Monday, June 05, 2006

It isn't easy being Green

Green Party co-leader Jeanette Fitzsimmons has given her new bedmate Russel Norman a very cold welcome in a speech reported with dismay on indymedia. The Greens' elder stateswoman argues that the categories 'left and right' are outdated, and that capitalism and the environment can get along just fine.

Fitzsimmons knows that the leadership fight between Norman and Nandor Tanczos was characterised by arguments over whether the party should position itself in the centre or on the moderate left of the political spectrum.

Last month Nandor argued in front of an Auckland audience that left and right were outdated concepts, that the Greens should not rule out working with any party, and that Sue Bradford's legislation on youth rates risked ghettoising the party on the left. Nandor's supporters have pointed to new party research which apparently shows that a significant chunk of Green voters could be won away to the National Party if National identifies itself as environmentally friendly, in the way that David Cameron is identifying the Tories as 'green' in the UK. The argument was that Norman would hasten the flight of these 'blue greens' if he took over as leader, because he is an ex-Marxist who is clearly identified with Bradford and Keith Locke's 'left' faction. Like Bradford and Locke, Norman strongly opposes that idea that left and right are outdated terms, opposes the idea of cooperation with the Nats, and wants to attract union support for the Greens.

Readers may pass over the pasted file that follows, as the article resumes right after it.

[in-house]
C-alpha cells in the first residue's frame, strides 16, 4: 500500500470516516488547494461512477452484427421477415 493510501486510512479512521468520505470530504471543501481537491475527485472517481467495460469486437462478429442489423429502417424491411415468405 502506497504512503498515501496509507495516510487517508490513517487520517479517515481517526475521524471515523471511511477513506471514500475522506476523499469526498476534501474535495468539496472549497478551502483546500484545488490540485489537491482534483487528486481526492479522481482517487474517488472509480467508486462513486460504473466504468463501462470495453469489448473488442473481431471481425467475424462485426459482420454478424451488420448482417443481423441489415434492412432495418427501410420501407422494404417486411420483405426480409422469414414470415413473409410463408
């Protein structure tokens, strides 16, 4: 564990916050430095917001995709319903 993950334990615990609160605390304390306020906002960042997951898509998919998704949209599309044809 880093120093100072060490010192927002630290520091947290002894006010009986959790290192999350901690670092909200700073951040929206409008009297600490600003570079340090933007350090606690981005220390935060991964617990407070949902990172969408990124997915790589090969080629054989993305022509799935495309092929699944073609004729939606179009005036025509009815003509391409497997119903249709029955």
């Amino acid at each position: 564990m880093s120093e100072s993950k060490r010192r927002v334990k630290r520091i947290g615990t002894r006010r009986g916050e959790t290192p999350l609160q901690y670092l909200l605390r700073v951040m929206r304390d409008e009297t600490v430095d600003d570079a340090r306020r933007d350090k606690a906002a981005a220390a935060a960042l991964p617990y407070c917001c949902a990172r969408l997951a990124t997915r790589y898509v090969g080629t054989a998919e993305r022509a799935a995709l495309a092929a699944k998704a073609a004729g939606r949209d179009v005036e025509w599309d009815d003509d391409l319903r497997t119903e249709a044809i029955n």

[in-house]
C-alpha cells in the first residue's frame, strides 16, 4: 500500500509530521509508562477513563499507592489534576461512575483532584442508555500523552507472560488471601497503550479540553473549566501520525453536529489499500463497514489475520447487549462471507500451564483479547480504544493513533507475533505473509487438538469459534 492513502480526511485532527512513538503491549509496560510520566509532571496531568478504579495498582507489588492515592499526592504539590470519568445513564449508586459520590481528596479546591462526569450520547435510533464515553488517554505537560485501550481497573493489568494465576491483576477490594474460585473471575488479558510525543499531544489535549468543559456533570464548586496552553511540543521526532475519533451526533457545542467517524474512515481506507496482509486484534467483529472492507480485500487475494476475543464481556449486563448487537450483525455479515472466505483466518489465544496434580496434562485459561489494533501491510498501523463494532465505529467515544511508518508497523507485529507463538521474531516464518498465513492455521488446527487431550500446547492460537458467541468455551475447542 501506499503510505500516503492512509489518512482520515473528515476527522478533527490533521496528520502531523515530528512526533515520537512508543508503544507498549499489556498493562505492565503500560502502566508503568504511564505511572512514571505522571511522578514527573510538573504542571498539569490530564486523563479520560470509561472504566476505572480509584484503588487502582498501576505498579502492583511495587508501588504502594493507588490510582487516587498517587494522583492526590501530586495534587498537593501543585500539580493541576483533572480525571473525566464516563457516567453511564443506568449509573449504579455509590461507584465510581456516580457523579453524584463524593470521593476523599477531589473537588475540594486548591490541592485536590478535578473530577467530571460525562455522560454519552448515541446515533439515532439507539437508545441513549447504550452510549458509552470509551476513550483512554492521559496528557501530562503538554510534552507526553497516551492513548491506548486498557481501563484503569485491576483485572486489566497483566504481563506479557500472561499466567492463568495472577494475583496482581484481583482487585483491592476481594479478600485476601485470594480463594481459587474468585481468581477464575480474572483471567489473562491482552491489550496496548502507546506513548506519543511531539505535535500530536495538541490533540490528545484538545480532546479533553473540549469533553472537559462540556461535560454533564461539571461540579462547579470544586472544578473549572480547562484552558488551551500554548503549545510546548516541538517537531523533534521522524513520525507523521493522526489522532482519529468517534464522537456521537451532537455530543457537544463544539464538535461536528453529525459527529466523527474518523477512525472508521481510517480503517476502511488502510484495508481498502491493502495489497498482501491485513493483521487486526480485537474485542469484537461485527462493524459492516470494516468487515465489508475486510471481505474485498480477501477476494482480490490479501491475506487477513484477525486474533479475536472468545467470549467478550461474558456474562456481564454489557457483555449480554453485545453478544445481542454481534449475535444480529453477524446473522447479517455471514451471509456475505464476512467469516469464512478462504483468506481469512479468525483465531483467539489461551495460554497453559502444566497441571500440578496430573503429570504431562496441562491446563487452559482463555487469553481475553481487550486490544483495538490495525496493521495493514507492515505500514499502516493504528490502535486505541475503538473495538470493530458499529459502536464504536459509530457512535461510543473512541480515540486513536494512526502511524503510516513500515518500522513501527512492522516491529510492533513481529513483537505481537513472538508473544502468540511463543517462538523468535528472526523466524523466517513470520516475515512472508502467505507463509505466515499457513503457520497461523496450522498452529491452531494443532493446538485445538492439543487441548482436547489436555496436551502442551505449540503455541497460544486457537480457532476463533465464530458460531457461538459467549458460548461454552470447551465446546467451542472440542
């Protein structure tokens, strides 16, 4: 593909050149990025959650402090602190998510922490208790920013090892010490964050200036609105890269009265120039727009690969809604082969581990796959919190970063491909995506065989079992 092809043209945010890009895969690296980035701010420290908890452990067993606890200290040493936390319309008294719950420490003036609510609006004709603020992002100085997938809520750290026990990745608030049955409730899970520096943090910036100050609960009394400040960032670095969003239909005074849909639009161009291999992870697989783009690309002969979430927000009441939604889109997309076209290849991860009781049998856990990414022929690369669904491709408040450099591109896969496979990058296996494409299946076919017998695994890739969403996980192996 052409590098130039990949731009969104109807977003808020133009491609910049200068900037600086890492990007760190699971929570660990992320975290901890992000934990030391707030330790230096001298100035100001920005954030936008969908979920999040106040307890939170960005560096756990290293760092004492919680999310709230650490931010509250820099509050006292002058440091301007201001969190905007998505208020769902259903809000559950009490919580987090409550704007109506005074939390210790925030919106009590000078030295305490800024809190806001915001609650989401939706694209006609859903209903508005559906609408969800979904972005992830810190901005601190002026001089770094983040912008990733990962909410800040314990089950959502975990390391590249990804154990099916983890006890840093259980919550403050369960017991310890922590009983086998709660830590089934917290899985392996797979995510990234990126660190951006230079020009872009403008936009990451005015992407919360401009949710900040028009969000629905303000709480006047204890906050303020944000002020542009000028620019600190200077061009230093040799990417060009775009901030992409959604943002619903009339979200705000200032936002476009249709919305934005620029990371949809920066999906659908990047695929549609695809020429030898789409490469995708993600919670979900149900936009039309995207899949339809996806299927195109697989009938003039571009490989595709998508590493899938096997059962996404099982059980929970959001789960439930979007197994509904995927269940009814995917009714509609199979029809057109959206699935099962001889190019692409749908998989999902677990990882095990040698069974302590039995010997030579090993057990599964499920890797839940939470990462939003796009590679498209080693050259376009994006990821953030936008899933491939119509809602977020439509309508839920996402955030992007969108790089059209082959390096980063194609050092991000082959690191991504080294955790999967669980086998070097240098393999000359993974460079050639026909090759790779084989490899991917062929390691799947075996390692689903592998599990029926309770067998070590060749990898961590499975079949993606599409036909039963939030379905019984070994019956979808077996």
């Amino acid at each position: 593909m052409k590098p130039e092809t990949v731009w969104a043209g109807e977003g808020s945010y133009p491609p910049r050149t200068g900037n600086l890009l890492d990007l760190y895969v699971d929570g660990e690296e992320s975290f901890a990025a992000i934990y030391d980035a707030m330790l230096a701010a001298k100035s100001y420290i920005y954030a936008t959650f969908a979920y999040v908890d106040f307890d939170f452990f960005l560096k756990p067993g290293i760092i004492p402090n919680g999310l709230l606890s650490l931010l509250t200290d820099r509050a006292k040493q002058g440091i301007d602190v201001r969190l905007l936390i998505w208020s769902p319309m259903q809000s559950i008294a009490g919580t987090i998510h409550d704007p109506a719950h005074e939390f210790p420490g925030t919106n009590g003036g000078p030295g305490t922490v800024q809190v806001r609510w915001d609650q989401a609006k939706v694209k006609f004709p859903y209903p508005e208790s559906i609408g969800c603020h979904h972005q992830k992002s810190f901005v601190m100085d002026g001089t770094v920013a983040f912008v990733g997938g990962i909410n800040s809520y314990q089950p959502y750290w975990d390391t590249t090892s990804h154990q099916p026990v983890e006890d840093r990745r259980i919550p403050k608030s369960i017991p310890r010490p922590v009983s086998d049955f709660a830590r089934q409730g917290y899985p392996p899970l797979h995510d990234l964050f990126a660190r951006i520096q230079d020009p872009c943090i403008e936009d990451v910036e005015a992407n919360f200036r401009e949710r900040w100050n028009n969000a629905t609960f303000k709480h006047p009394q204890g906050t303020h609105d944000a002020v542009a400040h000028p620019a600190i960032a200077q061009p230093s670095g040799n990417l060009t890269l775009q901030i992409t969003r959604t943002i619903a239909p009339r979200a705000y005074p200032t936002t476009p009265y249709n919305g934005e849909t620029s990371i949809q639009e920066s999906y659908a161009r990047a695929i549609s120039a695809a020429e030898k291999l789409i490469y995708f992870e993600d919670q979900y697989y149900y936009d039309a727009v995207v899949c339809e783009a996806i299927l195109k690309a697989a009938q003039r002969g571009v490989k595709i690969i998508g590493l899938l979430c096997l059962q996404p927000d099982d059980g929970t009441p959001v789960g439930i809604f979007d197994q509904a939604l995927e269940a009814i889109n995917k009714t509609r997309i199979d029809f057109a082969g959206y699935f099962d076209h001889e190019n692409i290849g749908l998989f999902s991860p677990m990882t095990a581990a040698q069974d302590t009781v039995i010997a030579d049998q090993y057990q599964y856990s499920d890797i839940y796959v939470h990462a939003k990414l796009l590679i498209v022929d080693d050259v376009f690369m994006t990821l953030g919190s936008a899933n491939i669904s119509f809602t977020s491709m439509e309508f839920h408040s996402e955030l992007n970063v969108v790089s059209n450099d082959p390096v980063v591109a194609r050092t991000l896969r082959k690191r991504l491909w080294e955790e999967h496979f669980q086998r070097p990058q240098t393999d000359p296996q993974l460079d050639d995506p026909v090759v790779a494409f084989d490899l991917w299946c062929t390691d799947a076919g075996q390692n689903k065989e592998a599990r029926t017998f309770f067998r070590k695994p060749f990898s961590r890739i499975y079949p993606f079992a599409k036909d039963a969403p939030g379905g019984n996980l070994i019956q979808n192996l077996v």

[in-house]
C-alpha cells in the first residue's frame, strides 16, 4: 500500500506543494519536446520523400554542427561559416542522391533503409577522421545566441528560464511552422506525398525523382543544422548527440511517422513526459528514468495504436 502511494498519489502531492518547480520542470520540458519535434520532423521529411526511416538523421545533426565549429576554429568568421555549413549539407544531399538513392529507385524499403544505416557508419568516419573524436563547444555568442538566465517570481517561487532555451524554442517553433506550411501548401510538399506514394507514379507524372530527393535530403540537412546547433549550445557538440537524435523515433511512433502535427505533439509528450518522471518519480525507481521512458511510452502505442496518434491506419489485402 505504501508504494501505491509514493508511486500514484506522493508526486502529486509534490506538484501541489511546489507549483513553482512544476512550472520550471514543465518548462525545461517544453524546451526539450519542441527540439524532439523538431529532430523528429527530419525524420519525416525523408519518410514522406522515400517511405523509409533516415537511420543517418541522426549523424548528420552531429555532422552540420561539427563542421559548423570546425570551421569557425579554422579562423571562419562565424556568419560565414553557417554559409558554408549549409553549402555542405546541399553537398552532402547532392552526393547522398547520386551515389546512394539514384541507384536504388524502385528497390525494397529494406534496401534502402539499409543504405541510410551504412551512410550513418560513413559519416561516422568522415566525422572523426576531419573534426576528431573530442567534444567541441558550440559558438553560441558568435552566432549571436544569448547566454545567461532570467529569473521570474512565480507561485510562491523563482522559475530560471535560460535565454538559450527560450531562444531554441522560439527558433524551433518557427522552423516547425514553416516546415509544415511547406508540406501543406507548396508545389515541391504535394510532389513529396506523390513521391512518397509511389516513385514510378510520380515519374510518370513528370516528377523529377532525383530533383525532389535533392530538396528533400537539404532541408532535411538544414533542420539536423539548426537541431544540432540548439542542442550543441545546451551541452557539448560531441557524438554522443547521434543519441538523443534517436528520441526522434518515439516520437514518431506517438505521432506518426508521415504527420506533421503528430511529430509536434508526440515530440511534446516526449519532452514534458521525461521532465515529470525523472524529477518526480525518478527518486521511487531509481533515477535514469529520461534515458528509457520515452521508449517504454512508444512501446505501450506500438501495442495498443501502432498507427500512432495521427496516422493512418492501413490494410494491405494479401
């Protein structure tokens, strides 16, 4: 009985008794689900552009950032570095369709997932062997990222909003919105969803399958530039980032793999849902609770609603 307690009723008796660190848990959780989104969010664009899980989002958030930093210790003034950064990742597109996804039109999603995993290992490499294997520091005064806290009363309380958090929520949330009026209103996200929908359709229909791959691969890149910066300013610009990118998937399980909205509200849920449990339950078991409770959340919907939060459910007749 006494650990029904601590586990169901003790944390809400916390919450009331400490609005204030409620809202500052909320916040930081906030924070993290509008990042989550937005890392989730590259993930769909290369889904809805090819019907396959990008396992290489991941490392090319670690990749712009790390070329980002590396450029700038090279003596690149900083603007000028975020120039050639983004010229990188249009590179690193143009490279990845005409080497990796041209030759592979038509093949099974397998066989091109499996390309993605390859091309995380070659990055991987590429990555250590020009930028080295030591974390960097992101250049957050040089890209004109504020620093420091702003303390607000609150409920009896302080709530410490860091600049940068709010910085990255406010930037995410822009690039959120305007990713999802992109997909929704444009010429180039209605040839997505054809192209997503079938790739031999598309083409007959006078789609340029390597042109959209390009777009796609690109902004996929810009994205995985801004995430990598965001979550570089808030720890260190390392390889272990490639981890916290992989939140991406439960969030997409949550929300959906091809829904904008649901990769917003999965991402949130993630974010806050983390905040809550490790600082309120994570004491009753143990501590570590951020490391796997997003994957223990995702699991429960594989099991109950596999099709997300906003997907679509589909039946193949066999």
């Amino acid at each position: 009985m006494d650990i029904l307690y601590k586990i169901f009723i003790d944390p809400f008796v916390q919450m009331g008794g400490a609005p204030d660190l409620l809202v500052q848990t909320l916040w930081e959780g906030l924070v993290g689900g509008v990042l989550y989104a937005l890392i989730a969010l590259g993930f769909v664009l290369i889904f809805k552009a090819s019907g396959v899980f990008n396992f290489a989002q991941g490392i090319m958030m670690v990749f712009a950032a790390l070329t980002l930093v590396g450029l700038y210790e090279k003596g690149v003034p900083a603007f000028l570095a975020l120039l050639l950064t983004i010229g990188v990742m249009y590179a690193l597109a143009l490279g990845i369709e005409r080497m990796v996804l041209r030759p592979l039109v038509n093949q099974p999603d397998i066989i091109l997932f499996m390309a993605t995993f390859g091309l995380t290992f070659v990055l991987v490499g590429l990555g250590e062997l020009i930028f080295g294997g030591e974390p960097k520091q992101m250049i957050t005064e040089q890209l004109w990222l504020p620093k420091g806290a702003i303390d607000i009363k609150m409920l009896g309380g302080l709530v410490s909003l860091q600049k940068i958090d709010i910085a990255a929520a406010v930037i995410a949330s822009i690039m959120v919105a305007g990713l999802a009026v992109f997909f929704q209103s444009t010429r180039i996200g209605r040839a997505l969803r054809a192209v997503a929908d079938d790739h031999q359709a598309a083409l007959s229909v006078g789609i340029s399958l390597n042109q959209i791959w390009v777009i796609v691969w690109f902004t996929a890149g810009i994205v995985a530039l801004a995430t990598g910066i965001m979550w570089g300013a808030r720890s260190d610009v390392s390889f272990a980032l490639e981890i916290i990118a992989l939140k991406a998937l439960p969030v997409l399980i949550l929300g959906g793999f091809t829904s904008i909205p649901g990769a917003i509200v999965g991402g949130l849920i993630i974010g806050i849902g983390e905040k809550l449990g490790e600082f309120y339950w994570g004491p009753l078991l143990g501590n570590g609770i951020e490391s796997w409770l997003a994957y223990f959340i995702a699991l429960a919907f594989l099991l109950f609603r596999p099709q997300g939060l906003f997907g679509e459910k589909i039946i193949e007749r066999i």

Fitzsimmons' speech can only be seen, then, as a slap in the face for her new co-leader. It seems that arguments over the trajectory of the Greens have not been settled by Norman's election, and may well grow more intense. On the one side we have Norman, Locke, and Bradford, with their version of a social democratic left of Labour Party, and on the other side we have Fitzsimmons, Nandor, and Metiria Turei, who are using their 'beyond left and right' cant to disguise the fact that they want to move the party sharply to the right and prepare it for a role in government - quite possibly a National-led government - in 2008.